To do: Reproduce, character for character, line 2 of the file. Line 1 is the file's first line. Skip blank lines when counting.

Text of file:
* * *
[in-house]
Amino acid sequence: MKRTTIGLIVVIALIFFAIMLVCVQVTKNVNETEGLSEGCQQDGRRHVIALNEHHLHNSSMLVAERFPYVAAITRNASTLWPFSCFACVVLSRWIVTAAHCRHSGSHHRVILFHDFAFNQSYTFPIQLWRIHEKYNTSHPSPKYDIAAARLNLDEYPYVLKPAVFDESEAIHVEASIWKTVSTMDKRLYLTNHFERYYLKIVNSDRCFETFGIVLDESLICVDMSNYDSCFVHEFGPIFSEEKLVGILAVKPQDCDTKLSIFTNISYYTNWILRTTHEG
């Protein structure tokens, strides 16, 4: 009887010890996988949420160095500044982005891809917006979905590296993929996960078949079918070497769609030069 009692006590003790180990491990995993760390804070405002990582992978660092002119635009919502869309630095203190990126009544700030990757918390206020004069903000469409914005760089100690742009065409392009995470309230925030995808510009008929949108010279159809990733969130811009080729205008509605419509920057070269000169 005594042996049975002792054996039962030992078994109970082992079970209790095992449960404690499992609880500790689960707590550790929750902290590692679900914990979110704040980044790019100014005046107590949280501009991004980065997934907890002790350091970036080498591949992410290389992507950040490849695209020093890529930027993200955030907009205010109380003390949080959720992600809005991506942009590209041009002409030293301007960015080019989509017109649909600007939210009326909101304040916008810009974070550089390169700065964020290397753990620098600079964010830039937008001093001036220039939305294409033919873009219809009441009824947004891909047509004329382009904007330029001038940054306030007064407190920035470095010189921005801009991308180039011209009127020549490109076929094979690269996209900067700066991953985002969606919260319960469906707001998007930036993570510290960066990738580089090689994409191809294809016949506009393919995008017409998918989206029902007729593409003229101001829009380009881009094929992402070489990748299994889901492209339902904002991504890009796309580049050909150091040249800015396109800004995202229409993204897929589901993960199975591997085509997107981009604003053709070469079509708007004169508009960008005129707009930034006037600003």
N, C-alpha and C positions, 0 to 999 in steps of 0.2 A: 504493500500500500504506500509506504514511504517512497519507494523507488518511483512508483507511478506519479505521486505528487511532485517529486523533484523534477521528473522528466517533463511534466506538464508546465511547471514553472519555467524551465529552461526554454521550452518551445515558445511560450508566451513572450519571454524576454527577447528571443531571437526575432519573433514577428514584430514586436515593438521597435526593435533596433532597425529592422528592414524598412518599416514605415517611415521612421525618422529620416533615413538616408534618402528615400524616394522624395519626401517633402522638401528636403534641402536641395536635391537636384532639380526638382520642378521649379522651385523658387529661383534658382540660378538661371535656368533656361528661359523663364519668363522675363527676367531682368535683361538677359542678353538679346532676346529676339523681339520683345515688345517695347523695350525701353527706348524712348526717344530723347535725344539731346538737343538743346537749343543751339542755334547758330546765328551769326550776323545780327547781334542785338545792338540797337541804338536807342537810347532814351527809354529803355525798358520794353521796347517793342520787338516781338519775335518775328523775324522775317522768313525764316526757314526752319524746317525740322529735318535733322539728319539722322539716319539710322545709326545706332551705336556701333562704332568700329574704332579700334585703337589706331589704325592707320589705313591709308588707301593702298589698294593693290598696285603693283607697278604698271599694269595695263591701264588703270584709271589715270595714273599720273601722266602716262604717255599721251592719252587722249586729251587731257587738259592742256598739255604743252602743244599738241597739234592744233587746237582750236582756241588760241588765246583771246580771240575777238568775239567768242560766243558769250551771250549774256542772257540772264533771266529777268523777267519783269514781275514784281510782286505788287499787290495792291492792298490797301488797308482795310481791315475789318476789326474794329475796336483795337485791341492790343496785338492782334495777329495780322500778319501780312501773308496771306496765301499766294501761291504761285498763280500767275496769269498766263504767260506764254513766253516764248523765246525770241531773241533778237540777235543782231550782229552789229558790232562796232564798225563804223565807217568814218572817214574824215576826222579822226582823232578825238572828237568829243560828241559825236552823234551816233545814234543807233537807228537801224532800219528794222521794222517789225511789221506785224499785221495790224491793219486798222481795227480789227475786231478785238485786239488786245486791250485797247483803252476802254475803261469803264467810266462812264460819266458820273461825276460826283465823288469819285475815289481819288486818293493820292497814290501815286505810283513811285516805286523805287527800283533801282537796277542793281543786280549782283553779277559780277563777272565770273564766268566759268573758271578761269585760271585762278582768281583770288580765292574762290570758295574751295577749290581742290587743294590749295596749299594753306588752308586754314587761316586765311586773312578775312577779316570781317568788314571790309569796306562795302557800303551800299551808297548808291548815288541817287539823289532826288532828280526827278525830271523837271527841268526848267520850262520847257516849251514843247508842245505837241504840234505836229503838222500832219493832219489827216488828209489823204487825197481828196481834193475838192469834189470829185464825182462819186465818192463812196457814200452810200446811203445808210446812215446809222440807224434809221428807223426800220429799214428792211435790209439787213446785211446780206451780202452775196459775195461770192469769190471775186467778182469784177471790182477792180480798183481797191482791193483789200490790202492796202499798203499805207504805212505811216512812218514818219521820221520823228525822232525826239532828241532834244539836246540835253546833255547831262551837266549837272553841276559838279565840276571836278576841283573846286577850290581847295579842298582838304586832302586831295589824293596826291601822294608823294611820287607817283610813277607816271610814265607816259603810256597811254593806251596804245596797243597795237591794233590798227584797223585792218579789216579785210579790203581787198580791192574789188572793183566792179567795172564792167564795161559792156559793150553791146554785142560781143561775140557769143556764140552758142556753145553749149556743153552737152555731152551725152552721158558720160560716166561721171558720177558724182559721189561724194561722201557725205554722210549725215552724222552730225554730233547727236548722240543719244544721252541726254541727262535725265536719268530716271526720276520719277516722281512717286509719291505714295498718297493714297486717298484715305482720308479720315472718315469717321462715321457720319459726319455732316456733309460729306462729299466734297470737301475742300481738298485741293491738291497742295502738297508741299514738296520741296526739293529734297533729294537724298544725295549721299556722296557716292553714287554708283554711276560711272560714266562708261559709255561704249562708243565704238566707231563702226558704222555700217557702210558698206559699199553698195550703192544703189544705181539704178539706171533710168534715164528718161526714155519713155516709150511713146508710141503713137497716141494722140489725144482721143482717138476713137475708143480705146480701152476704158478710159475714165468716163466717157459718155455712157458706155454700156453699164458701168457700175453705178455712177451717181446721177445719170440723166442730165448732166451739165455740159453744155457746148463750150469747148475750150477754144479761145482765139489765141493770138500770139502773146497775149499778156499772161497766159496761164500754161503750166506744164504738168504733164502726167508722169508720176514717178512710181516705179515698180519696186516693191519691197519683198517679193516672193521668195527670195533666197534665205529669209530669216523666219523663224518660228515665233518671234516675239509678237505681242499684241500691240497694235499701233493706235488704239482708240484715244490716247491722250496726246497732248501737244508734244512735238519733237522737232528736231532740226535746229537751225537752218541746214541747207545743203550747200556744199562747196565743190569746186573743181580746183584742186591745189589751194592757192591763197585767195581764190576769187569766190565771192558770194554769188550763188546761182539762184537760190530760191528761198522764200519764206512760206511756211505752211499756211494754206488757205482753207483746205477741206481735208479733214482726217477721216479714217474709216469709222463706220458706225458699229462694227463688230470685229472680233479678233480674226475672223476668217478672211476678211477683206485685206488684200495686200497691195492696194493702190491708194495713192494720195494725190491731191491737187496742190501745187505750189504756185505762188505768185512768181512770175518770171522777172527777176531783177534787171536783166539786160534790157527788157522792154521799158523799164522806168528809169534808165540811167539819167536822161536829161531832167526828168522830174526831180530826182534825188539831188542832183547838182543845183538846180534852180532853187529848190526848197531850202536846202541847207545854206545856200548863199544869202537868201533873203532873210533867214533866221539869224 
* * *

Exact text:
Amino acid sequence: MKRTTIGLIVVIALIFFAIMLVCVQVTKNVNETEGLSEGCQQDGRRHVIALNEHHLHNSSMLVAERFPYVAAITRNASTLWPFSCFACVVLSRWIVTAAHCRHSGSHHRVILFHDFAFNQSYTFPIQLWRIHEKYNTSHPSPKYDIAAARLNLDEYPYVLKPAVFDESEAIHVEASIWKTVSTMDKRLYLTNHFERYYLKIVNSDRCFETFGIVLDESLICVDMSNYDSCFVHEFGPIFSEEKLVGILAVKPQDCDTKLSIFTNISYYTNWILRTTHEG